The Bank of England has been forced to admit that a police investigation in the 1990s suspected that monetary policy decisions were being leaked to a businessman with links to organised crime.

              A wife of a BoE official was suspected by police in the late 1990s of leaking information to her lover, a businessman who in turn was suspected of being the “front” for a north London organised crime family, it was alleged in a report by news website BuzzFeed on Thursday night.

                The report, which claimed MI5, the domestic intelligence service, was also involved in the investigation, identified the man only as The Suit and his alleged lover was not named.

                The BoE conceded on Friday that police had launched a probe at the time, contacting the central bank in 1998.

                “The Bank of England was approached regarding a potential issue by the police at the time,” it said. “The Bank followed up and nothing was found to substantiate the claims of a leak.”

                No one was fired or disciplined as a result of the investigation.

                The Metropolitan Police declined to comment on the allegations, pointing to ongoing legal matters in connection to some parts of the article.

                Lawyers for the businessman at the centre of the probe said their client denies ever laundering money or being a front for organised criminals; and denies receiving or acting on any inside information. He also denies any sexual relationship with the official’s wife, BuzzFeed added.

                Leaks of monetary policy would be illegal. Officials on the Monetary Policy Committee, which controls interest rate moves, must sign a “declaration of secrecy” and enter into strict periods of purdah between their committee deliberations and announcements of their decision. The BoE, as well as financial regulators, also monitor any suspicious market moves ahead of the publication of interest rate decisions.

                The explosive claims over leaks come at a particularly sensitive time for the BoE, which faces an unprecedented criminal probe by the Serious Fraud Office into whether any of the central bank’s officials knew of or participated in alleged rigging of money market auctions held at the onset of the financial crisis.

                MPs to scrutinise new MPC member over Brevan Howard earnings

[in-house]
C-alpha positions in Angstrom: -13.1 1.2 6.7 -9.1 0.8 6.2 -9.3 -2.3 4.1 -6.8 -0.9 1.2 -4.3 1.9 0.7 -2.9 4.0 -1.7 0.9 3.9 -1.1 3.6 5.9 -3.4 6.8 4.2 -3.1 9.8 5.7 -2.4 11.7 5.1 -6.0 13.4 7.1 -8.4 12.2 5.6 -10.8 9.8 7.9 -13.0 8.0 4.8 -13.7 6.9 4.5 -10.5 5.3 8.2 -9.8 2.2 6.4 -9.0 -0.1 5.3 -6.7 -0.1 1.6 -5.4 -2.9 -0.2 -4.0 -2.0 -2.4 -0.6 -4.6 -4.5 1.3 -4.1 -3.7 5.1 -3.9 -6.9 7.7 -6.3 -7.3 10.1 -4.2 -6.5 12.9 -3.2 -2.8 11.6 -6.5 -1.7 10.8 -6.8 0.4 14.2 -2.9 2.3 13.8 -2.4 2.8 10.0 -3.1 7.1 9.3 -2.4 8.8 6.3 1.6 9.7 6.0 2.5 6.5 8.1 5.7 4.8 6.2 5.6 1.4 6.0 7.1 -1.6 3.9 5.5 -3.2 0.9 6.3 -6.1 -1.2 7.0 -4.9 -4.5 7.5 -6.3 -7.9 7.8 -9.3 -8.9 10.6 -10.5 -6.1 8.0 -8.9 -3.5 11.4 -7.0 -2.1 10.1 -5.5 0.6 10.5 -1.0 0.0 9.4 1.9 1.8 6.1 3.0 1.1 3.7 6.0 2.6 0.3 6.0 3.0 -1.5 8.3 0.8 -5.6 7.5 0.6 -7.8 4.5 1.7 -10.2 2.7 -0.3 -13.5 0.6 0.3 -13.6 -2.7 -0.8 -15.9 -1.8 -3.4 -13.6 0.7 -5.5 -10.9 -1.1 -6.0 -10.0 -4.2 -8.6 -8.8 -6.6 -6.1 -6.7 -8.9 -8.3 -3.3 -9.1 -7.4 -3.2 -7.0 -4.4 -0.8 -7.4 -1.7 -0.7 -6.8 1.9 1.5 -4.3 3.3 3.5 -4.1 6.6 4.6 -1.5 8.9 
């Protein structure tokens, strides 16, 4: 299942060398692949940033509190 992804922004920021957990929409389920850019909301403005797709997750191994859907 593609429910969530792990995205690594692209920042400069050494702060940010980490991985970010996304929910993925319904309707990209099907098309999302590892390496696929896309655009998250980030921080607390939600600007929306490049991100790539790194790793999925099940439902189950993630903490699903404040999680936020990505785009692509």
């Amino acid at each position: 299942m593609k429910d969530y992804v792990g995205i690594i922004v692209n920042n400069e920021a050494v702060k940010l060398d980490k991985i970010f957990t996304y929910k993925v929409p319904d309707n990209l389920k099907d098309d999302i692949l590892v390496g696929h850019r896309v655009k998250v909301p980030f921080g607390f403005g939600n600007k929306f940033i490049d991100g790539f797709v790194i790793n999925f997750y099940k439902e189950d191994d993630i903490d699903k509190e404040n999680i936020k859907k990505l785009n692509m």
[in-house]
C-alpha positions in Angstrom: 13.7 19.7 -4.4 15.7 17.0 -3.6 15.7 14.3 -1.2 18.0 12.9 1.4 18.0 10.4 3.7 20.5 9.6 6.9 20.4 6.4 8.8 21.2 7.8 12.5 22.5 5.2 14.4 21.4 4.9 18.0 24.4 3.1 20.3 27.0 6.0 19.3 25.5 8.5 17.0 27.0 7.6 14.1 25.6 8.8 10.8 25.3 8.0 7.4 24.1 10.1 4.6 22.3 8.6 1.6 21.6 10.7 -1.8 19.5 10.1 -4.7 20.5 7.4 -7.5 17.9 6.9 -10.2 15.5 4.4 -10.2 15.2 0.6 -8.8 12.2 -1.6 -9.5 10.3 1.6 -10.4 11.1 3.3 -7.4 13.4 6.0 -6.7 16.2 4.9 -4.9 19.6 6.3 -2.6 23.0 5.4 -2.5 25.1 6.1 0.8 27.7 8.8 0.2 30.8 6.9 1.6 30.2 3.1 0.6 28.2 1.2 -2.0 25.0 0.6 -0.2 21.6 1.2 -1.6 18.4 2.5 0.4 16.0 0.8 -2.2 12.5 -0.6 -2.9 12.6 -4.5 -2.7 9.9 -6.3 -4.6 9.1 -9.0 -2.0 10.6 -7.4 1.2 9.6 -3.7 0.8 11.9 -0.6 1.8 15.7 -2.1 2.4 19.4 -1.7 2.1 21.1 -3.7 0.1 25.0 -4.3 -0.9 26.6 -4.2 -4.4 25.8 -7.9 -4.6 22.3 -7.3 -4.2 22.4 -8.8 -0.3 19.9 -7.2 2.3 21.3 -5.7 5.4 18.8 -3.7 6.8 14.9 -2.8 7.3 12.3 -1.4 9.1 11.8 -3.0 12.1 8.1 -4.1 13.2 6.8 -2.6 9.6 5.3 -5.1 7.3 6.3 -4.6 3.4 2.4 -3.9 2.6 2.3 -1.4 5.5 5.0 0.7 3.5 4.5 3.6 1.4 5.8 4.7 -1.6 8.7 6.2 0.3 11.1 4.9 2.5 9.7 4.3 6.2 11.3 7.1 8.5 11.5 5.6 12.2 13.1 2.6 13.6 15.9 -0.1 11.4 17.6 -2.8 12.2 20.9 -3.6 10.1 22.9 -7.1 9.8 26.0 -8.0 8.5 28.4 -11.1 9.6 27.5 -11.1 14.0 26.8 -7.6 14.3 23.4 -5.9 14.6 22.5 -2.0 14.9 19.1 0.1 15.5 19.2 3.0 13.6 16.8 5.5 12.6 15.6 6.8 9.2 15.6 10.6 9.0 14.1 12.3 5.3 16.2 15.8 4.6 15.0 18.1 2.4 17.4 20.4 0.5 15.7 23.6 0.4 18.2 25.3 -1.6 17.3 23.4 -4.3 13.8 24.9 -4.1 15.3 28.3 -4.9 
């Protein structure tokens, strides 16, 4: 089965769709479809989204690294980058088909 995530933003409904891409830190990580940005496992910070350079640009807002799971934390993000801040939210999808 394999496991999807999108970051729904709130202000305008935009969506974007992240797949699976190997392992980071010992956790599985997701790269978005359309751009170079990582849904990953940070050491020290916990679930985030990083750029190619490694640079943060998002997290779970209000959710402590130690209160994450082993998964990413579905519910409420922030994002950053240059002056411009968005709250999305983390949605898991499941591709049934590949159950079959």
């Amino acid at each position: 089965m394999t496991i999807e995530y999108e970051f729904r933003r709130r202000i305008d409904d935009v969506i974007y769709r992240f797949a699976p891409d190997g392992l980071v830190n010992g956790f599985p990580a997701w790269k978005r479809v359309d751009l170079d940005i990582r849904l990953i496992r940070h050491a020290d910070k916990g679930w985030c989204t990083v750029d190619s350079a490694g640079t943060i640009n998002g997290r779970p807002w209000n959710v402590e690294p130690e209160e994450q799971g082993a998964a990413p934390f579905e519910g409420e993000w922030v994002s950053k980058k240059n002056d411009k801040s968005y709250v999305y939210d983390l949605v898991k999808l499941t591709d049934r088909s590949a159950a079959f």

Gertjan Vlieghe of the BoE MPC

                A powerful parliamentary committee is set to scrutinise whether the business interests of the incoming member of the Bank of England’s Monetary Policy Committee may clash with his new role.

                Continue reading

                This investigation came swiftly after an embarrassing cameo role in the foreign-exchange rigging scandal. An internal probe by Lord Grabiner QC cleared BoE officials of wrongdoing but criticised an official, Martin Mallett — who was fired over unrelated matters — for not escalating concerns.

                The BoE is not the only central bank to come under scrutiny for potential leaks: the US Federal Reserve is also facing allegations of a leak in 2012. The European Central Bank official came under fire earlier this summer for making remarks over allegedly privileged information at an event hosted by Brevan Howard, the hedge fund. The ECB denies the information was privileged.

                A former Brevan economist, Gertjan Vlieghe, has just been appointed to the BoE’s MPC. The Treasury select committee said on Thursday it would scrutinise the decision that Mr Vleighe will still be able to retain his stake in Brevan, a macro fund whose trading strategy is based on anticipating shifts in economic and monetary policy.

                But the BoE said: “The Bank of England has a code of conduct in place that applies to all MPC members and this ensures that no conflicts of interest exist when members join the committee. This code is applied rigorously at all times.”

                US wage growth slowest since 1982

                Posted on 31 July 2015 by

                397612 04: Rows of the new Series 2001 one dollar bill notes are stacked November 21, 2001 at the Bureau of Engraving and Printing in Washington, DC. The new dollar bills contain the signatures of U.S. Treasury Secretary Paul O''Neill and U.S. Treasurer Rosario Marin. (Photo by Alex Wong/Getty Images)©Getty

                Expectations of a Federal Reserve rate rise in September took a knock on Friday when data showed quarterly US wage growth at its lowest level for more than three decades.

                Wages and salaries for US workers rose by the smallest amount for a quarter since 1982, potentially clouding hopes of policymakers that the recovery is set to shift into a higher gear.